A Southern California racetrack has made an unprecedented transfer to professional horse racing to ban the day-to-day drug after 22 horses died on the track from December 26.
The Santa Anita Park racetrack made the announcement on an open
The decision was more than a week after the Santa Anita track was suspended indefinitely after 21 horses were euthanized after the maintenance of the injuries while training or racing on the track within two months.
"What has happened to Santa Anita over the past few weeks has been so heartbreaking," said Belinda Stronach, president of The Stronach Group, who owns the track, in the letter.
Princess Lili B, a 3-year-old race training for her third career Starts the eurhanization of the Santa Anita racetrack on Thursday morning after breaking the front legs at the end of a half-mile workout, according to The Paulick Report, a horse racing news site.
David Bernstein, owner of Princess Lili B and trainer, told KTLA-TV in Los Angeles that the youth were healthy before the injury.
"He was always very sound, and we did not have a problem with him," Bernstein said in an interview with the news station. "We do not have to train him in any medicine, he's a charming fountain around."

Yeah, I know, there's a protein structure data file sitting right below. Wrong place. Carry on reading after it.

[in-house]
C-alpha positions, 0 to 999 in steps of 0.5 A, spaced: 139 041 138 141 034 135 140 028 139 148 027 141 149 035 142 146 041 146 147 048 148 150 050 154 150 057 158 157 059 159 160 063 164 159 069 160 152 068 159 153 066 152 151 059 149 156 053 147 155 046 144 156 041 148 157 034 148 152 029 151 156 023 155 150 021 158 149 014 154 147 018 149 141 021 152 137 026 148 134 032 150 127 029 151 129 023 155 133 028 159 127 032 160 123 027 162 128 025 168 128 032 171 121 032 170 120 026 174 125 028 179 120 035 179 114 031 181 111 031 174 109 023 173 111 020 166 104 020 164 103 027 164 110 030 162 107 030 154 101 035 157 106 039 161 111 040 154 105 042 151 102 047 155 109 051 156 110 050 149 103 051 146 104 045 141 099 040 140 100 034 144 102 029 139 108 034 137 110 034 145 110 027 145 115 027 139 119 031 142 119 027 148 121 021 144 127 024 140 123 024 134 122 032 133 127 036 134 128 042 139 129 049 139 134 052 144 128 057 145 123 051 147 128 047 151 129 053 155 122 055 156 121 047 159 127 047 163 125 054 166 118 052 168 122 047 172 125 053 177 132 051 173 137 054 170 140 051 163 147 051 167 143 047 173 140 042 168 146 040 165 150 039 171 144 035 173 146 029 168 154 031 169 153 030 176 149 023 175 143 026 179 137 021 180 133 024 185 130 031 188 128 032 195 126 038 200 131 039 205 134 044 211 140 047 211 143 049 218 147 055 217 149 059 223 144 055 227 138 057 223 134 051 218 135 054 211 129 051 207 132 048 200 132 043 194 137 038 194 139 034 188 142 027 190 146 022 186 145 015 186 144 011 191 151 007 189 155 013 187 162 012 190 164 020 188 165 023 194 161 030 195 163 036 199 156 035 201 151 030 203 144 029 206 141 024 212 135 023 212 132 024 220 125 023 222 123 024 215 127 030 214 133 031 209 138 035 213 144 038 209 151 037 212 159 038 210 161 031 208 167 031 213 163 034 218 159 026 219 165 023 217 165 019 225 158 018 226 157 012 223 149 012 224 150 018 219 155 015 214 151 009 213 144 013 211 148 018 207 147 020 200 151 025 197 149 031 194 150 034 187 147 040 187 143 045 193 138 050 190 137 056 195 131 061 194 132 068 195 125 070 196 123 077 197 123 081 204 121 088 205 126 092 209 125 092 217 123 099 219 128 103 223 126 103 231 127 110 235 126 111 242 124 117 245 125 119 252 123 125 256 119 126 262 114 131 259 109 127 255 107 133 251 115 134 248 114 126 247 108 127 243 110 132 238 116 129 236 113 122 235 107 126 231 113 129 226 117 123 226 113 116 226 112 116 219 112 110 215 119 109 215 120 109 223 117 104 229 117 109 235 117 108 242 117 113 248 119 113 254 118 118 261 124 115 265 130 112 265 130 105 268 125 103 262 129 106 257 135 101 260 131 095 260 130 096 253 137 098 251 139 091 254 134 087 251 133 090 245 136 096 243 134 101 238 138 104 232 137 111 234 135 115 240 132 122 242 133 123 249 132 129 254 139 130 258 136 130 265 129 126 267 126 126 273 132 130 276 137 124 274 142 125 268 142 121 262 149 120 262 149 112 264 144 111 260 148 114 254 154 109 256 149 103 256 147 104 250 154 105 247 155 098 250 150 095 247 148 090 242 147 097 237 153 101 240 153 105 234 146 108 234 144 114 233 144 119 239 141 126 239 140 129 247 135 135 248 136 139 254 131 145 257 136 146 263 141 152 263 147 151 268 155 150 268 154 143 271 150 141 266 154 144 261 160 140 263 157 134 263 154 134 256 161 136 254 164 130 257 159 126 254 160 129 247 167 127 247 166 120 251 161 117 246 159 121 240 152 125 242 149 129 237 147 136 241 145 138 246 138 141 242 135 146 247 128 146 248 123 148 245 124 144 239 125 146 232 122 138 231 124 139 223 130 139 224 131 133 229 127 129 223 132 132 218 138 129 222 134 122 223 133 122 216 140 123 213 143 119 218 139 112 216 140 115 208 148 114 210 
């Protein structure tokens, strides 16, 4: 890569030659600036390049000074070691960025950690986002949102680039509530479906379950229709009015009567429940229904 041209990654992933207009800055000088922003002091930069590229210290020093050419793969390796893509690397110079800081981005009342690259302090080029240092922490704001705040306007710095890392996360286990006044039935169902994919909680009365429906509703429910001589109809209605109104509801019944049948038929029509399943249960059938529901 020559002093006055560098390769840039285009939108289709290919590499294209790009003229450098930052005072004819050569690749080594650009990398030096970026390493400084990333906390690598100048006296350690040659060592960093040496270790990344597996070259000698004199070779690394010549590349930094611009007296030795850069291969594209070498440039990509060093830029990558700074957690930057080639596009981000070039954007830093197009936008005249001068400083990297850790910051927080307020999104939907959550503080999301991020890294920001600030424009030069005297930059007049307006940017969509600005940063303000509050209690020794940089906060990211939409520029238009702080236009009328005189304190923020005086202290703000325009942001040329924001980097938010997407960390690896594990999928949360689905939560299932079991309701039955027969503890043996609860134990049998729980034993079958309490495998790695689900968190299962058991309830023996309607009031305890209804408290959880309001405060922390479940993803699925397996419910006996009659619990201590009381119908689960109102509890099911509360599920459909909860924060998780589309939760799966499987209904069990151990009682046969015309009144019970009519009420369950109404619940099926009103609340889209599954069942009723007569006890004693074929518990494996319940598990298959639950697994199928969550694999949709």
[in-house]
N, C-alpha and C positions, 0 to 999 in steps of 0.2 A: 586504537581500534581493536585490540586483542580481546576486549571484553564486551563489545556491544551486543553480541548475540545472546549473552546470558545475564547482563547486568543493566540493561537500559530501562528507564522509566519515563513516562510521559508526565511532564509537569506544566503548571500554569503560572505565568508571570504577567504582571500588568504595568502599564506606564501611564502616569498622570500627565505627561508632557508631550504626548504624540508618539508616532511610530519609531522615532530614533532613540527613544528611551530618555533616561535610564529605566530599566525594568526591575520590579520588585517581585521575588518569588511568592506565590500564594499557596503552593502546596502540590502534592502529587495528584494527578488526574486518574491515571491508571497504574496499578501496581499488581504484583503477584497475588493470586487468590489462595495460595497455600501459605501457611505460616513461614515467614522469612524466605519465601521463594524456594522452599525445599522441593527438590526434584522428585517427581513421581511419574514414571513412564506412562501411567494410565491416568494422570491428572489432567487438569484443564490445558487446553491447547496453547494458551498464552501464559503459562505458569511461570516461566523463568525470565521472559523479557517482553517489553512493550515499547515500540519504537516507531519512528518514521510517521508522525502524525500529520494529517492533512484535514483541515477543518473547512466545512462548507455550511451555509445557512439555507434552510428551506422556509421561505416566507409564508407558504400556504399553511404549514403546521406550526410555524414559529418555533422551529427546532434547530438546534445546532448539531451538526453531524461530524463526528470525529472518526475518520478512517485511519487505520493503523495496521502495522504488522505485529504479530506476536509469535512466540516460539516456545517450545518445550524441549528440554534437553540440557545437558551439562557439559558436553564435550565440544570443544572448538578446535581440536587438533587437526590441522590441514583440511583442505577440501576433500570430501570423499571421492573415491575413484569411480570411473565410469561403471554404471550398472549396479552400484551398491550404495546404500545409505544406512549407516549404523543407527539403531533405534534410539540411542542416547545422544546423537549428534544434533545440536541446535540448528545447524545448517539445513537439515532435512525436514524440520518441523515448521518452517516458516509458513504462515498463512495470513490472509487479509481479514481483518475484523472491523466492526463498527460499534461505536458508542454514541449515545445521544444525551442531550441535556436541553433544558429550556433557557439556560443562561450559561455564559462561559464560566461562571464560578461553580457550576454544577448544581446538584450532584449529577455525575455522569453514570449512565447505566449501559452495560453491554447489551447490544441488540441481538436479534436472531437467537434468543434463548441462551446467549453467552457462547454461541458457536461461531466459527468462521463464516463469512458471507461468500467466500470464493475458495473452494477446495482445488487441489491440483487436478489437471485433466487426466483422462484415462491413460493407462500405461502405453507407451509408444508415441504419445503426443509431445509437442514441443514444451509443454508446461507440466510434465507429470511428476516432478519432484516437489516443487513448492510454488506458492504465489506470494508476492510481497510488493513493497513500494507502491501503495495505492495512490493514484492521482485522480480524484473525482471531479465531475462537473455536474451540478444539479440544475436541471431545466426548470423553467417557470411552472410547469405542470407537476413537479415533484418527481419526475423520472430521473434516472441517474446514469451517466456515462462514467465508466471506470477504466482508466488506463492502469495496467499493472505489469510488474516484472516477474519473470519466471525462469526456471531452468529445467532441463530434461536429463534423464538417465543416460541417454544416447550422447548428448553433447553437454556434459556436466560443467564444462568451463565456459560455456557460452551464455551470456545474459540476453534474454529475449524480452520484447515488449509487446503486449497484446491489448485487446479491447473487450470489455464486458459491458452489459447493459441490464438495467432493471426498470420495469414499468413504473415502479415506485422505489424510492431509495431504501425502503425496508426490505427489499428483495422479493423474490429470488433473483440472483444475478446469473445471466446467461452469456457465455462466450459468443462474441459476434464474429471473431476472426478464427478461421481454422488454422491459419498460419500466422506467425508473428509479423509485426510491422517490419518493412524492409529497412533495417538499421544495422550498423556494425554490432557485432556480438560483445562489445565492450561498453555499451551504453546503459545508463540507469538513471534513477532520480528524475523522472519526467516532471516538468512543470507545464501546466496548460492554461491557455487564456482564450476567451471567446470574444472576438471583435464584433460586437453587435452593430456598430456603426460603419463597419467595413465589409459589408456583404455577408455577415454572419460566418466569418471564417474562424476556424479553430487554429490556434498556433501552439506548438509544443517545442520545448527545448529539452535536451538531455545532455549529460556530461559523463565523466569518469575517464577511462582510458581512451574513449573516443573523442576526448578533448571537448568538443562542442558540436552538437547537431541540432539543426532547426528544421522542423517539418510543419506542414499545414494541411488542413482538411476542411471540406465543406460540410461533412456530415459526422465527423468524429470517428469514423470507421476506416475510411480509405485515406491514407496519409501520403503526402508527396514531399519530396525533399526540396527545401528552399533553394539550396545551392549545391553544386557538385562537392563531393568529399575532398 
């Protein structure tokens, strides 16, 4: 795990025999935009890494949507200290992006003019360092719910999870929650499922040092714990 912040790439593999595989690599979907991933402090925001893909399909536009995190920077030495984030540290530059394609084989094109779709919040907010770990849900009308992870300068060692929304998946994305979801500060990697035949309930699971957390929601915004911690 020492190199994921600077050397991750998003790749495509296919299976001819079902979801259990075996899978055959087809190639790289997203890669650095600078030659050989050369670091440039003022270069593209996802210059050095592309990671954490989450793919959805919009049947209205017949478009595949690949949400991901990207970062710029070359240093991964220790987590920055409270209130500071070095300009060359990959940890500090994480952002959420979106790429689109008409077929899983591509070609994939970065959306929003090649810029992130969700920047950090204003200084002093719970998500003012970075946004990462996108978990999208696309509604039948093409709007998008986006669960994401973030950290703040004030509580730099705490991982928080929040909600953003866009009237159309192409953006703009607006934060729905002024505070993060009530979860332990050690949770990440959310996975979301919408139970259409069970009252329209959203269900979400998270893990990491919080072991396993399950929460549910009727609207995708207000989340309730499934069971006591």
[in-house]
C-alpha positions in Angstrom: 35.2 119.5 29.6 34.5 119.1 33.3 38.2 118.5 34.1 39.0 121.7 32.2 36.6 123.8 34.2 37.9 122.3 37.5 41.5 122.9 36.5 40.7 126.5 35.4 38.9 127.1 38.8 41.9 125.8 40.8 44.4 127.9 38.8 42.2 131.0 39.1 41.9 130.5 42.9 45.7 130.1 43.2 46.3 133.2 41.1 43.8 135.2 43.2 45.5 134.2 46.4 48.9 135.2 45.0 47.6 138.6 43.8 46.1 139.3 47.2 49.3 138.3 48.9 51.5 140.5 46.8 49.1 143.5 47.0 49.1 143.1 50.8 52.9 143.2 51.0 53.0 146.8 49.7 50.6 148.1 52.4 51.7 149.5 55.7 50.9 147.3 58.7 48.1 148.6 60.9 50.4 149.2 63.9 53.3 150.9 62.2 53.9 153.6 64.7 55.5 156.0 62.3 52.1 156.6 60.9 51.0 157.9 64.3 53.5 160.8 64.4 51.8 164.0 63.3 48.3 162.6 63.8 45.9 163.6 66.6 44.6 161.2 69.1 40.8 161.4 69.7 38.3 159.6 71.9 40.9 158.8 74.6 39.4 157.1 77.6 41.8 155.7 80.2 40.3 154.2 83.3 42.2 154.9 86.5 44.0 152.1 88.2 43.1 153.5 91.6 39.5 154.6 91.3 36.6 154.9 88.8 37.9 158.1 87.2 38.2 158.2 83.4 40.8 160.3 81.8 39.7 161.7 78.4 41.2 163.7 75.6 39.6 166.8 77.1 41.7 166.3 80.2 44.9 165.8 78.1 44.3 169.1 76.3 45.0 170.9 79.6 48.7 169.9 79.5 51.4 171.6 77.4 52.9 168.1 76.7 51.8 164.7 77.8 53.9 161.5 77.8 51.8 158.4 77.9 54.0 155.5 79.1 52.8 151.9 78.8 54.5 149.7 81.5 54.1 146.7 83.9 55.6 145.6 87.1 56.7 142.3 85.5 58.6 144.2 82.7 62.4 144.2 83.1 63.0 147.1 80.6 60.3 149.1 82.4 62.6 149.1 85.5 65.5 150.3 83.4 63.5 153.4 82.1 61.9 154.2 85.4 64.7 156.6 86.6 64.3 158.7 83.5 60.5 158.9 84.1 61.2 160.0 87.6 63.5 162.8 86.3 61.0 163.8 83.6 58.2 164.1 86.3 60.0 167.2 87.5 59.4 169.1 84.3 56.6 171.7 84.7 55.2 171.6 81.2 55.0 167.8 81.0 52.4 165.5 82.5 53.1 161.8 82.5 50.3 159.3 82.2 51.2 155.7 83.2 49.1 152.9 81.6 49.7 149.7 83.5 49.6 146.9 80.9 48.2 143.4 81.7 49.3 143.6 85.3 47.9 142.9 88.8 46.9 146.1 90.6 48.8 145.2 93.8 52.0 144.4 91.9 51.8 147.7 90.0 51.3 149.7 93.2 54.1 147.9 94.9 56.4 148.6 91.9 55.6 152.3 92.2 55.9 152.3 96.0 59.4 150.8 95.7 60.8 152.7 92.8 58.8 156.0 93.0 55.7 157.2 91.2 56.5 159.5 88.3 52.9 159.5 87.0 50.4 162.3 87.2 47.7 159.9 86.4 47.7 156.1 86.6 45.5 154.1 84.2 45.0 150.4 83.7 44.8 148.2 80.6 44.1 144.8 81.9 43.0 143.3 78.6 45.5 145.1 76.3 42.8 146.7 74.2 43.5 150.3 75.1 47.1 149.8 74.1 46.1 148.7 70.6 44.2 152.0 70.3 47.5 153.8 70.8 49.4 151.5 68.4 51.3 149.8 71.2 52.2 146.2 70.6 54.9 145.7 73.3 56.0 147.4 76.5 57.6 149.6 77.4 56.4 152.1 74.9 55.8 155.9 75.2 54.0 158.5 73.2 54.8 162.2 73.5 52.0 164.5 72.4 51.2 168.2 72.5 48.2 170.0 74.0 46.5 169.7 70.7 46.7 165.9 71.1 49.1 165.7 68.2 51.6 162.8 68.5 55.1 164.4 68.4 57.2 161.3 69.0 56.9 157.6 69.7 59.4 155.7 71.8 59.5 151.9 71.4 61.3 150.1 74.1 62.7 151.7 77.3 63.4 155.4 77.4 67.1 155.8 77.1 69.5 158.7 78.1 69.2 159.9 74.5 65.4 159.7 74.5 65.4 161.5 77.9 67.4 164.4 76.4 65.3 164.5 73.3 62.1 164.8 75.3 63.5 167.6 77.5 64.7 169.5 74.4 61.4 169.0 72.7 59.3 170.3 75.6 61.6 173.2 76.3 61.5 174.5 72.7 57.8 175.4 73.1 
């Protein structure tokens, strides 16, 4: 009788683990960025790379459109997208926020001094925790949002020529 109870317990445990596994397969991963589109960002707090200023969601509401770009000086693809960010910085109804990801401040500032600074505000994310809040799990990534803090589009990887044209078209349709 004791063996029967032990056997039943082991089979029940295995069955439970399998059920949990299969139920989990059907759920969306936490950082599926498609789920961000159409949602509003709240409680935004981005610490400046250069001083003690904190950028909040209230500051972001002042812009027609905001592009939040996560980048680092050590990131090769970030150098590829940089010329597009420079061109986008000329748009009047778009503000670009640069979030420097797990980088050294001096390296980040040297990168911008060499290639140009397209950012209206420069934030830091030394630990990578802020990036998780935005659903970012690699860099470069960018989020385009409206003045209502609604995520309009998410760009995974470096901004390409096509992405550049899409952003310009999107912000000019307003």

Stronach on Thursday announced a list of changes to racetrack regulations that could affect professionals fans and their horses in Santa Anita.
"We got to a watershed moment," he added, before detailing a "complete revision" on racetrack policy and other regulations.
Including day-to-day drug ban, Lasix, a performance-enhancing drug, was also banned from the track. According to Inverse.com, Lasix prevents lungs of the horse from spontaneously bleeding while running at high speed. It is prohibited in other countries but is commonly used in racehorses in the US.
The Santa Anita track also added the following regulation:
Increase the prohibition on legal therapeutic NSAIDS, joint injections, shockwave therapy and anabolic steroids.
Increasing the time required for horses is on site before a race.
A Stronach Group's huge investment in diagnostic equipment to assist in early detection of conditions before it exists.
Training horses are only permitted in therapeutic drugs with a qualified veterinary examination.
Earlier this month, Santa Anita officials ordered further examination on a one-mile main train in the park after a 4-year-old filly had to be euthanized after injury while training on track. The Stronach Group also completed the ground radar test on the track, which is considered "one hundred percent ready" for use.
Nearly two dozen death tracks on the track experience the reputation of a racetrack formerly considered safest in the sport.
The Associated Press said Tim Ritvo, the chief operating officer of The Stronach Group, said the heavy rains in California and the health of horses could have an affected track.
According to the park, 16 of the horses died of injuries while trained or trained on Santa Anita's dirt tracks. Five died after racing on the track.
"We think that [rain] will definitely help, even though our experts are telling us not," said Ritvo AP. "The tracks out here are built not for the time like this."